more » « less
  2. Abstract

    The Global‐scale observation of limb and disk mission observed an extra electron density (Ne) peak after sunset at approximately 30°S near 40°W on 4 November 2019, which is poleward and immediately next to the southern equatorial ionization anomaly (EIA) crest. This Ne peak is different from previously reported mid‐latitude peaks that occur at all local times. The Whole Atmosphere Community Climate Model‐eXtended captures this phenomenon. Model diagnostic analysis reveals that the decrease of Ne and hmF2 between 15° and 25°S makes Ne near 30°S appear as an extra density peak relative to the southern EIA crest. Transport by poleward meridional wind decreases Ne between 15° and 25°S. Moreover, the upward E × B drifts due to pre‐reversal enhancement lift the plasma between the dip equator and 15°S but do not affect Ne much between 15° and 25°S with a low drift speed. Comparison with days without the extra peak shows the importance of E × B drift latitudinal variations on the extra peak formation. This study provides new insights into the dynamic variability of the nighttime ionosphere.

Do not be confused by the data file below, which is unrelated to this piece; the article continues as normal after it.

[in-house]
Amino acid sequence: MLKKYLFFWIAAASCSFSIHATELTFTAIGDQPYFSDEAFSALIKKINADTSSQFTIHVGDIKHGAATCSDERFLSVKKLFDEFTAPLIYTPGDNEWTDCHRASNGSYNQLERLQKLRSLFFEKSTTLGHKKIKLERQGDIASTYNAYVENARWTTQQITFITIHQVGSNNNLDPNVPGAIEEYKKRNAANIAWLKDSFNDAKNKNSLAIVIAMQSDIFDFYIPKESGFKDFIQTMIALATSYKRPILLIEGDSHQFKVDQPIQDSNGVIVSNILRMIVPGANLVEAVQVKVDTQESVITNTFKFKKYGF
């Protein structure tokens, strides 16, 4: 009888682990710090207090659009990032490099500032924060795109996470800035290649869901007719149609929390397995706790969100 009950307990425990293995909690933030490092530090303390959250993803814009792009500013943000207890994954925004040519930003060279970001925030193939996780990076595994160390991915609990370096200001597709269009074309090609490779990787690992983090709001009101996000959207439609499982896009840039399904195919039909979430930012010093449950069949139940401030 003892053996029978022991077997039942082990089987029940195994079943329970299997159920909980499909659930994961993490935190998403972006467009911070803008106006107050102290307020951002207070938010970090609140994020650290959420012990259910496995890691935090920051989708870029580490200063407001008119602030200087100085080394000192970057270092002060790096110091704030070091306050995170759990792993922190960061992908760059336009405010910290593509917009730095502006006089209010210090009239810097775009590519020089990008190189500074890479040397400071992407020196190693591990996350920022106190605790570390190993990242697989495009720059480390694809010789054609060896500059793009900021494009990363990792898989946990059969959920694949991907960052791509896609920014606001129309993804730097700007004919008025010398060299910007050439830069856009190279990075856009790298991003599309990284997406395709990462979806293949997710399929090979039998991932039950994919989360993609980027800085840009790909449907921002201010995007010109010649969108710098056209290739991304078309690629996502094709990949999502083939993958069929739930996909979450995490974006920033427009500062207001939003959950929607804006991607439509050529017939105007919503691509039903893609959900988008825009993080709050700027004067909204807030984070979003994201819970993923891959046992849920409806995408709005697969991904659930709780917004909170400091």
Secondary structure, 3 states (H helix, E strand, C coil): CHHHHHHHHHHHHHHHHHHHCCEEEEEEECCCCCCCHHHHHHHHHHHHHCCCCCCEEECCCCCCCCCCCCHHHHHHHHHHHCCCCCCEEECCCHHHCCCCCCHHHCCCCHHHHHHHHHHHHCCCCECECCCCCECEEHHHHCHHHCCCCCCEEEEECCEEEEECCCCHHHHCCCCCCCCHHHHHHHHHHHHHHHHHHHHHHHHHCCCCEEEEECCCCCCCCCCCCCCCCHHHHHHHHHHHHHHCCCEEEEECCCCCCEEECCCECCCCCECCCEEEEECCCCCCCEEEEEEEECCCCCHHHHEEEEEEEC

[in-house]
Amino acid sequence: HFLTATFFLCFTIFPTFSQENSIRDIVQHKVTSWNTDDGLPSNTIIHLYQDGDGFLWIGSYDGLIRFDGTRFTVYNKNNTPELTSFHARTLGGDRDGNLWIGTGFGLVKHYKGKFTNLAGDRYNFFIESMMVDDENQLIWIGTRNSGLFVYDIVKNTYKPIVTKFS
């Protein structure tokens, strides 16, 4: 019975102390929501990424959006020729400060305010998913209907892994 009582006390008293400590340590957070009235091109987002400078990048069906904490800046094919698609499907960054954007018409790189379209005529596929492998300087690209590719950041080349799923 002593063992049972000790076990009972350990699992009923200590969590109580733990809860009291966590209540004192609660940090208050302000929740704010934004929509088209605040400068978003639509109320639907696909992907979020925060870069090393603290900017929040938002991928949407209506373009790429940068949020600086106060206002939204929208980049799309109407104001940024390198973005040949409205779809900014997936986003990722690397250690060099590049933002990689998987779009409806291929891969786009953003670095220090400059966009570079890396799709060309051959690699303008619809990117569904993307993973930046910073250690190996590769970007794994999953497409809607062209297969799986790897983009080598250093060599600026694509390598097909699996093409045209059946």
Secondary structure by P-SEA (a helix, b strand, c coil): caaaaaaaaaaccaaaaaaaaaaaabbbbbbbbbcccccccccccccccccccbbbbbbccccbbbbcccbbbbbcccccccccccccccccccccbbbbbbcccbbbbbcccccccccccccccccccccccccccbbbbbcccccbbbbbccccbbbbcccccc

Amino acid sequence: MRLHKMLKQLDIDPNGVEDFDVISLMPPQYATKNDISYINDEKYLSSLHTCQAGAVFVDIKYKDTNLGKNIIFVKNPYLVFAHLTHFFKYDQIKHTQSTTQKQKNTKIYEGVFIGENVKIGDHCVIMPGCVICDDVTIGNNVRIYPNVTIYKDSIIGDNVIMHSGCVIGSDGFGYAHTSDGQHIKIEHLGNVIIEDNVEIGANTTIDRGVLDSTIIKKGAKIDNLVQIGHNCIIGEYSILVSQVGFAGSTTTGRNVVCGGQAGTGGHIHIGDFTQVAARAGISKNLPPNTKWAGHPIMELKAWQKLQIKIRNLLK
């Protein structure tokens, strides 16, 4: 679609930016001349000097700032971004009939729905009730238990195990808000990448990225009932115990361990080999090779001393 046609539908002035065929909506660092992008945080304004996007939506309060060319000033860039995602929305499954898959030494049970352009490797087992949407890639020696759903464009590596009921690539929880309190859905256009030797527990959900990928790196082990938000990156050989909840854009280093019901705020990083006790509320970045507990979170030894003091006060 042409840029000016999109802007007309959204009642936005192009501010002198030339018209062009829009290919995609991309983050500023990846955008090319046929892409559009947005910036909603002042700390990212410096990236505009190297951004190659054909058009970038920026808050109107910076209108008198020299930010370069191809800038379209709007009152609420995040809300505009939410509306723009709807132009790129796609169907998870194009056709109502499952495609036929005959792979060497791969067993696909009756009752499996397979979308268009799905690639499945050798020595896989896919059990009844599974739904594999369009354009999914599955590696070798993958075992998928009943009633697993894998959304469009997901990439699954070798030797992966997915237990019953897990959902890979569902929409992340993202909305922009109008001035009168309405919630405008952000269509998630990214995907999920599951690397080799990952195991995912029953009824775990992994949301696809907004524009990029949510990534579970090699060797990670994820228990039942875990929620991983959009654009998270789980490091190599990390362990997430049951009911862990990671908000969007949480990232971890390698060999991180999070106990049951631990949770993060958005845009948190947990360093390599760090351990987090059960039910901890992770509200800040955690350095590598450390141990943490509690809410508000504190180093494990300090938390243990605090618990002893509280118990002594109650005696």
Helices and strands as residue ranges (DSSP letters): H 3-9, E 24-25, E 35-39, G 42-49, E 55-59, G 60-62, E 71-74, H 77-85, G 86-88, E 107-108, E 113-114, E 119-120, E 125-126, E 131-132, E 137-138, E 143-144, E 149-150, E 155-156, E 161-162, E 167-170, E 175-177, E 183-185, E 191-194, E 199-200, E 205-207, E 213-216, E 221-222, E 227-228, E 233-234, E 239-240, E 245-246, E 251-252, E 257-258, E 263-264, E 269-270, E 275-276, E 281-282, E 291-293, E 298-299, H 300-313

more » « less
  3. Abstract